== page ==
Increasing meaningful stakeholder representation and participation in conservation and restoration projects

At the highest levels of international organisations and governments, policies and guidelines often support engagement with local stakeholders, and include their representation. These ideas are enshrined in the Sustainable Development Goals, particularly Target 16 which ensures responsive, inclusive, participatory and representative decision-making. Such inclusive decision-making is a foundation of sound conservation practice. However, translating these ideas to the ground through natural resource interventions remains problematic. IUCN’s Gretchen Walters explores this topic through a recently published issue of Conservation and Society.

people sitting at desks in crowded room

In a recent special issue by the journal Conservation and Society, several articles explored the implementation of natural resource management projects as diverse as REDD+, restoration and protected areas management. This body of work stemmed from a multi-year research, practice and policy collaboration, the Responsive Forest Governance Initiative (RFGI). The project saw more than 40 researchers and practitioners in 13 countries in Sub-Saharan Africa question how projects by donors, governments and NGOs were being implemented, and how this influenced elements of governance such as participation, representation, accountability and citizenship.

The articles were framed by asking why participatory processes rarely reflect local needs and aspirations, and why they often do not permit participants to make significant decisions – such as whether or how the project will take place. Sometimes this leads to outside decision-making and the removal of local rights in favour of the urban elite, as recounted in a case of charcoal producers from Senegal.  Also in Senegal, the creation of regional councils has moved decision-making about local resources farther away from local people.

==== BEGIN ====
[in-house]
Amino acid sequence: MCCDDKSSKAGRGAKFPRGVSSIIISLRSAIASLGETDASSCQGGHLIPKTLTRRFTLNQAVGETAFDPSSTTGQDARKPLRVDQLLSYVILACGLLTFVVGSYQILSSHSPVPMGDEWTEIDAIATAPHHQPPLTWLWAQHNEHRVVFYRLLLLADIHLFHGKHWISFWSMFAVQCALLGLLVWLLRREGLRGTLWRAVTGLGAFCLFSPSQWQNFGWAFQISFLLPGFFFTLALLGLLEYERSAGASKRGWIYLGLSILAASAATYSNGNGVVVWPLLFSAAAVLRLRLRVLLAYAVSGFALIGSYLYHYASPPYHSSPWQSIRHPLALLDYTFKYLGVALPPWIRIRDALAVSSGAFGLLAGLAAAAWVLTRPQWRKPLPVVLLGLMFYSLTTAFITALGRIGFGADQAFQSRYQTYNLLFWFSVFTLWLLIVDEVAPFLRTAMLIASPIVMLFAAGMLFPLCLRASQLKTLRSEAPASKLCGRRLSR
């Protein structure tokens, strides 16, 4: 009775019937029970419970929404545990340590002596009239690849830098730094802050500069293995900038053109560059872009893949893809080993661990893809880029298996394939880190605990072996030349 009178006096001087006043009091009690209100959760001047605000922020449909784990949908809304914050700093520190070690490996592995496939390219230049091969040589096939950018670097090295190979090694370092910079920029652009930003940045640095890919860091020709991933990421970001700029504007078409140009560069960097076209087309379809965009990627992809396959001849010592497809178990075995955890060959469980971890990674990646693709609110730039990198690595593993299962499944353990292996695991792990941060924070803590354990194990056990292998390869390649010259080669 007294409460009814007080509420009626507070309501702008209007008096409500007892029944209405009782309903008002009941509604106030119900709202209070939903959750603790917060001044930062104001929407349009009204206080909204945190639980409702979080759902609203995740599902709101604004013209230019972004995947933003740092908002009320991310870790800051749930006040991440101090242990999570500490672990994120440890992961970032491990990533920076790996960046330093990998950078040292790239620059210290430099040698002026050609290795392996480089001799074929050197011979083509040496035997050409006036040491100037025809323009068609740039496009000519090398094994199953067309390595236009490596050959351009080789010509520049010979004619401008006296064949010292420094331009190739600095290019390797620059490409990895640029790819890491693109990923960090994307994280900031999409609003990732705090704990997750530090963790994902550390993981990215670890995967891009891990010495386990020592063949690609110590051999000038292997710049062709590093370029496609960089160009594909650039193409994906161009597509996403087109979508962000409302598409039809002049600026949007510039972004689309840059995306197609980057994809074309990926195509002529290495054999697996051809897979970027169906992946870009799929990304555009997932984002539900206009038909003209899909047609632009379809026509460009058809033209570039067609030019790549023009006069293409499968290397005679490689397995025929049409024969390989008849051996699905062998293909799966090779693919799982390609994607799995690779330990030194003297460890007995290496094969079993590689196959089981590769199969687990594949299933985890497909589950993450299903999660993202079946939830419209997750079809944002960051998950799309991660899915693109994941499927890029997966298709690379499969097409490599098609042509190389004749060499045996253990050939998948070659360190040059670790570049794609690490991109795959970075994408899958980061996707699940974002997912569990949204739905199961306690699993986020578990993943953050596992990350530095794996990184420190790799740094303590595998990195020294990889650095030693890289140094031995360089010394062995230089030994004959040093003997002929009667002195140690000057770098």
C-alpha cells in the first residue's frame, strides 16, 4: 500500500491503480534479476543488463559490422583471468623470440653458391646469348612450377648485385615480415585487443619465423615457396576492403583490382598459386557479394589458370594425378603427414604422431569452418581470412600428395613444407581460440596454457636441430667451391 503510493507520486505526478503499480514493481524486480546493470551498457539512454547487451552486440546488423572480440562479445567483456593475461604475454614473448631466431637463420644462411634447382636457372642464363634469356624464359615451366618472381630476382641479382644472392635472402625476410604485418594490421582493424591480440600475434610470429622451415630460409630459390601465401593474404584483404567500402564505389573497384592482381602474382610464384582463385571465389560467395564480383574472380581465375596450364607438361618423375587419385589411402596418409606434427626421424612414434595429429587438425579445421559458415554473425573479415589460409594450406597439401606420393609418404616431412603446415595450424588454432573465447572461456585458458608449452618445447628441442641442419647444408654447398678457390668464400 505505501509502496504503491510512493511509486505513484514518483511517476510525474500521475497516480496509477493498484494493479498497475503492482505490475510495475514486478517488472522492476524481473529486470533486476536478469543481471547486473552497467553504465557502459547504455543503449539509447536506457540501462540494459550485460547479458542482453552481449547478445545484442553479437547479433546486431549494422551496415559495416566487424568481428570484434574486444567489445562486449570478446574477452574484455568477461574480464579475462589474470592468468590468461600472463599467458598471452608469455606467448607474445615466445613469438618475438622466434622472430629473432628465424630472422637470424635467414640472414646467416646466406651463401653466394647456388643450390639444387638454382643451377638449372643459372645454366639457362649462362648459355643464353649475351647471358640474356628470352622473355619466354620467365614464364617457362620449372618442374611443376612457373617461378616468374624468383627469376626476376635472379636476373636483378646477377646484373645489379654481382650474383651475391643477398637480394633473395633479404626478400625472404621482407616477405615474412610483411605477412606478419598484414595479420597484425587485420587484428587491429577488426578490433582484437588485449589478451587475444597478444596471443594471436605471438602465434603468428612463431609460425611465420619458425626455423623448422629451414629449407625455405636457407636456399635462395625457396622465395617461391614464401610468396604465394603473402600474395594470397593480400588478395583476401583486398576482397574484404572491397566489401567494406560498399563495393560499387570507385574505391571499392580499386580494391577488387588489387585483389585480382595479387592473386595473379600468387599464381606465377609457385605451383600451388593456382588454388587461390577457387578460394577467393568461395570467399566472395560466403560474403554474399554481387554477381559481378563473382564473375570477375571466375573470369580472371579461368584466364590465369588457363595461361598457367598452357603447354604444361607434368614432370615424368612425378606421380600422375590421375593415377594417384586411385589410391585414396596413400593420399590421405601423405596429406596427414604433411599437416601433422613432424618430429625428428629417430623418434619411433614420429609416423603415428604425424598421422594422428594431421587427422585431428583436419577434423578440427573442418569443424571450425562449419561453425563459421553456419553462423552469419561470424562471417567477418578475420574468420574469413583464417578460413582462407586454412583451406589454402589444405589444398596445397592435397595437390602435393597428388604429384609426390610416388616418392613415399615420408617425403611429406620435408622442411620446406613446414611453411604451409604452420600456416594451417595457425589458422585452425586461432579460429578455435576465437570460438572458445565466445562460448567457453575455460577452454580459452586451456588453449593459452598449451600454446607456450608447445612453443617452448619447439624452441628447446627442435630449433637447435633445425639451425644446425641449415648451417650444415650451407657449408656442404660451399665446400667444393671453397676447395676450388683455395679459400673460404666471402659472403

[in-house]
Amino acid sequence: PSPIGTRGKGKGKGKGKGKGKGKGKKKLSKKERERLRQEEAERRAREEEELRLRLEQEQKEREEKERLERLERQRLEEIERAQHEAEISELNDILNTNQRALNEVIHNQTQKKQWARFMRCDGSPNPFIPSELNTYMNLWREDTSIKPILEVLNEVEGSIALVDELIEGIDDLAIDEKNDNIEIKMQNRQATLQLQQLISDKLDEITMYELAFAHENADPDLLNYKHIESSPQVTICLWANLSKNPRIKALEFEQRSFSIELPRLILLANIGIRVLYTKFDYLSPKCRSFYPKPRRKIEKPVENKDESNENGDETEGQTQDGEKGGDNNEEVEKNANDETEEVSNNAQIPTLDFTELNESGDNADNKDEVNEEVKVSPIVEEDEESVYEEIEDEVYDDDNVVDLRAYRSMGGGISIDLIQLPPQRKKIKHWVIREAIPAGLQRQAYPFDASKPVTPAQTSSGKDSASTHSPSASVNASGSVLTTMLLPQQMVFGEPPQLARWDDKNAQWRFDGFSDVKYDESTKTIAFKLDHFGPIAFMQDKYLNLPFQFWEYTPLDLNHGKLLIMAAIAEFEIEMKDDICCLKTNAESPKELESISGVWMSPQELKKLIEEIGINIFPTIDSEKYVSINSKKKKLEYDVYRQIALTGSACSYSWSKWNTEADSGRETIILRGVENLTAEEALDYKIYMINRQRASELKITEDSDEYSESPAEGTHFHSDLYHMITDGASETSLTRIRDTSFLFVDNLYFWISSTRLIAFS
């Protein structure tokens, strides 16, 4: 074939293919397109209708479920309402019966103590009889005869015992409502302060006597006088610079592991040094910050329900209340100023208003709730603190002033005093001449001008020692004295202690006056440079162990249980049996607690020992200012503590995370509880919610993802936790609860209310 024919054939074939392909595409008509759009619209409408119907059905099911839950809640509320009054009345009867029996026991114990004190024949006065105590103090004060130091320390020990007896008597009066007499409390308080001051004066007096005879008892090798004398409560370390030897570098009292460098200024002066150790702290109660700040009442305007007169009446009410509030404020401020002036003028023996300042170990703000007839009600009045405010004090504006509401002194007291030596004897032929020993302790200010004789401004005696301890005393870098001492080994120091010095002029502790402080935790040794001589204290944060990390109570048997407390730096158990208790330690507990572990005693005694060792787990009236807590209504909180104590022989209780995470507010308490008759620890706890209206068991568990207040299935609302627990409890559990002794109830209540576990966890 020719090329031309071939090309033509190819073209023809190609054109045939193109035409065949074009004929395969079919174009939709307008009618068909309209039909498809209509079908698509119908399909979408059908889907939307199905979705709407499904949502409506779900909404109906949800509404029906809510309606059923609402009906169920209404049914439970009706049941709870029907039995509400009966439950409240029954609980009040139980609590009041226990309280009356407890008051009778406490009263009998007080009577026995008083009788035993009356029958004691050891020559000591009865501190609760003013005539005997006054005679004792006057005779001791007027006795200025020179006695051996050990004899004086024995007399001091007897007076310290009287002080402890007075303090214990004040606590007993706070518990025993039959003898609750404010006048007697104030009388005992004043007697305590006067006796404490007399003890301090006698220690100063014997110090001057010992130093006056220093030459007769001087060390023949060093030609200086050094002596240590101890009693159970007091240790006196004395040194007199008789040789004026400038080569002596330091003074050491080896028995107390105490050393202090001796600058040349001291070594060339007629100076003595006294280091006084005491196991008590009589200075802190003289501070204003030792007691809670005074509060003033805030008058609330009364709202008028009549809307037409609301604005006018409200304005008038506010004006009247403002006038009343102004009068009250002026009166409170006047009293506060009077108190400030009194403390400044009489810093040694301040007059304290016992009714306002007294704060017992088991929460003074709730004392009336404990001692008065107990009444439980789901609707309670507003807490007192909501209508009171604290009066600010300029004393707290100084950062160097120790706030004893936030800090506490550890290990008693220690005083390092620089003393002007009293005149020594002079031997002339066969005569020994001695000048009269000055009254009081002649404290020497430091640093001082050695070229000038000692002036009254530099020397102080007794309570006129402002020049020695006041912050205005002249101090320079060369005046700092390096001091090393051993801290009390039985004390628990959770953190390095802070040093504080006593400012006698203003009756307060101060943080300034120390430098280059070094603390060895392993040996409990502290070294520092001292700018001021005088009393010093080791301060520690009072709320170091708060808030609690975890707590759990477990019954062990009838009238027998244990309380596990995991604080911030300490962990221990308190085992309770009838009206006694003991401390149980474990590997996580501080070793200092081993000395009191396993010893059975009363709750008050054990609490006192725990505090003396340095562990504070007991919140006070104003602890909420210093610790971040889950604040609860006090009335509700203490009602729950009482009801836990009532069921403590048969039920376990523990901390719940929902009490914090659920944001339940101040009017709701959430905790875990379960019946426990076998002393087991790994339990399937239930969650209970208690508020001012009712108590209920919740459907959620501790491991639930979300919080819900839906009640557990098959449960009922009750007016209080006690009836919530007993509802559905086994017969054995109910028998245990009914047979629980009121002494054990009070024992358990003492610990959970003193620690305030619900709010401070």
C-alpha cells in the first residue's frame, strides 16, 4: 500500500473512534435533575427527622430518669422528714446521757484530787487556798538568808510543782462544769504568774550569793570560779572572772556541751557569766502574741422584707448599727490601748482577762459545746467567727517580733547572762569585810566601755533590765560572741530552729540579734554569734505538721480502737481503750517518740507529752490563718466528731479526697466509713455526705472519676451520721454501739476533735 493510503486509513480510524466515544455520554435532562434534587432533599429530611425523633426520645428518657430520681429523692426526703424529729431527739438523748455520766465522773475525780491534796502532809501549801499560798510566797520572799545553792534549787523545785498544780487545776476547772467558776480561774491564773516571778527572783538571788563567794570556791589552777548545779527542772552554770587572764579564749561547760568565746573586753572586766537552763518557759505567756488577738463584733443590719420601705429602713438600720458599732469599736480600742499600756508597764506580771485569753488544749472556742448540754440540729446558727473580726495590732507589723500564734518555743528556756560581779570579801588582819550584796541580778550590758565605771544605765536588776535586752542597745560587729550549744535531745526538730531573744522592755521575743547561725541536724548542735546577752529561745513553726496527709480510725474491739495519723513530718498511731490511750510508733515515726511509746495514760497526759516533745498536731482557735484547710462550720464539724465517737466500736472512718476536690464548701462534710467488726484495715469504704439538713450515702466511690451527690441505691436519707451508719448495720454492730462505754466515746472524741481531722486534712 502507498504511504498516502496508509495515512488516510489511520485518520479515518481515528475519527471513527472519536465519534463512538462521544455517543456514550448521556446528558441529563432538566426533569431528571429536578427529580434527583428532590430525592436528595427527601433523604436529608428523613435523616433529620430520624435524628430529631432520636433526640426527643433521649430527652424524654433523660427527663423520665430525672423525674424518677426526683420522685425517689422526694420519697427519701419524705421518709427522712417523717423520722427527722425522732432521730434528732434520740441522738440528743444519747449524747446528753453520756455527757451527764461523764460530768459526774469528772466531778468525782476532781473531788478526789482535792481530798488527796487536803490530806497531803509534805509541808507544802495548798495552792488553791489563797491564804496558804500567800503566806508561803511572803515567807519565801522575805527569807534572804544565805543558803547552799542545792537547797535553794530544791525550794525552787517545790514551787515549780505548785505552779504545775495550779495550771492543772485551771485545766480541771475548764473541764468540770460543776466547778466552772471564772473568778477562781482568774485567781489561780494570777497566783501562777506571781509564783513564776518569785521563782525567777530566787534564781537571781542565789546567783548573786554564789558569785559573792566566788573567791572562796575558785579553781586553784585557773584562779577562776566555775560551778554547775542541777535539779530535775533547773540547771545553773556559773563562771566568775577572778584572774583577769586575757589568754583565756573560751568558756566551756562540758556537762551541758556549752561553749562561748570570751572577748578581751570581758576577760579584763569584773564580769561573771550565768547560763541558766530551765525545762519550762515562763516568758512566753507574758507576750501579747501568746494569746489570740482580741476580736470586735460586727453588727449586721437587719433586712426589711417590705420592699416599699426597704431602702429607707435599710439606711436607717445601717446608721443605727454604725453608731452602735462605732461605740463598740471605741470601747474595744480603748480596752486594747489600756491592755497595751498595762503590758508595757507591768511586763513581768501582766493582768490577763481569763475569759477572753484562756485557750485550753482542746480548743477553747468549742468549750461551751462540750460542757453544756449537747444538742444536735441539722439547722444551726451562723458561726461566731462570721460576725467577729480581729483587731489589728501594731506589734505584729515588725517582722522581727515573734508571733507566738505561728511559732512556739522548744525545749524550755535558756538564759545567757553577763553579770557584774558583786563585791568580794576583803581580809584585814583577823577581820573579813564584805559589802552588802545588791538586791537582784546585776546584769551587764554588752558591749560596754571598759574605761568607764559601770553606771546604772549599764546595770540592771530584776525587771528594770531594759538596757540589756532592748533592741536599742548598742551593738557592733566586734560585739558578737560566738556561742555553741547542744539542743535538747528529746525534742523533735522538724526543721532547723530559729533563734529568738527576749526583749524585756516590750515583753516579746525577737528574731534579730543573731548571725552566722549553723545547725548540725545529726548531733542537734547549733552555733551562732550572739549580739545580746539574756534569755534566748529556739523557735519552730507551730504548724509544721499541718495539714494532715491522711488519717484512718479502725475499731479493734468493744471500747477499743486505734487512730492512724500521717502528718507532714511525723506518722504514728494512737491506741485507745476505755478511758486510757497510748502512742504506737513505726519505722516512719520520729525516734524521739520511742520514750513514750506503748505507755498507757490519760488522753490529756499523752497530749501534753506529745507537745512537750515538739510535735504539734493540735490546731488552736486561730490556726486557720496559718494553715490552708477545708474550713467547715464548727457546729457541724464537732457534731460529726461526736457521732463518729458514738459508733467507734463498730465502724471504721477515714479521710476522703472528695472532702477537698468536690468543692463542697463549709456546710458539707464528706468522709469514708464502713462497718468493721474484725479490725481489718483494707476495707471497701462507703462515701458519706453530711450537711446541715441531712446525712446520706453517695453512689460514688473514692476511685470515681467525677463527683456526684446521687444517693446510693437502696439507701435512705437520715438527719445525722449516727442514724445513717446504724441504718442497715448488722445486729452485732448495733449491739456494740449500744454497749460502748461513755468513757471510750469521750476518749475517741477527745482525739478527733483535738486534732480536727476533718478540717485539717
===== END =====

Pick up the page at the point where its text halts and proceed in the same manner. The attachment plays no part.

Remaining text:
Focusing on specific types of project implementation, one article explores decision-making conflicts with elites and national NGOs within a Ghanaian Community Resource Management Area, which reduced the ability of communities to engage on decisions on resource management.

In preparing national REDD+ programmes in Nigeria and Uganda, two studies found that processes which claimed to be democratic were found to lack significant space for engagement with indigenous people or elected representatives. While another article described REDD+ implementation in Kenya, where the choice to work with project-based committees may have had short-term benefits for project implementation, but likely reduced the efficiency of working with elected bodies in the long-term.

The decision-making power dynamics extend equally to the development of large conservation projects. In a case from the Congo Basin, the power dynamics of how large organisations engage with national representatives around a negotiating table is complicated by inflexible project development processes which are unable to keep pace with changing trends in REDD+.  

How can this research be translated into practice? The RFGI developed handbooks to help researchers and practitioners to study and adopt more participatory methods. Furthermore, principles for working with local governments, parallel authorities (e.g. customary institutions, NGOs), citizens and local people have been developed. IUCN is exploring how to bring these principles into wider practice, including through IUCN’s Natural Resource Governance Framework

Improving governance is a learning process for intervening agencies such as local administrations, communities, and project implementers. Intervening agencies can have a positive impact on power dynamics and conservation. However, governance work is more sustainable when institutional arrangements, empowered citizens, and local authorities are in place to actively support these outcomes.

For the full story, read the Special Issue in Conservation and Society.

 

The RGFI project was led by Jesse Ribot, James Murombedzi and Gretchen Walters, respectively of the University of Illinois Urbana-Champaign, the Council for the Development of Social Science Research in Africa, and the International Union for Conservation of Nature.

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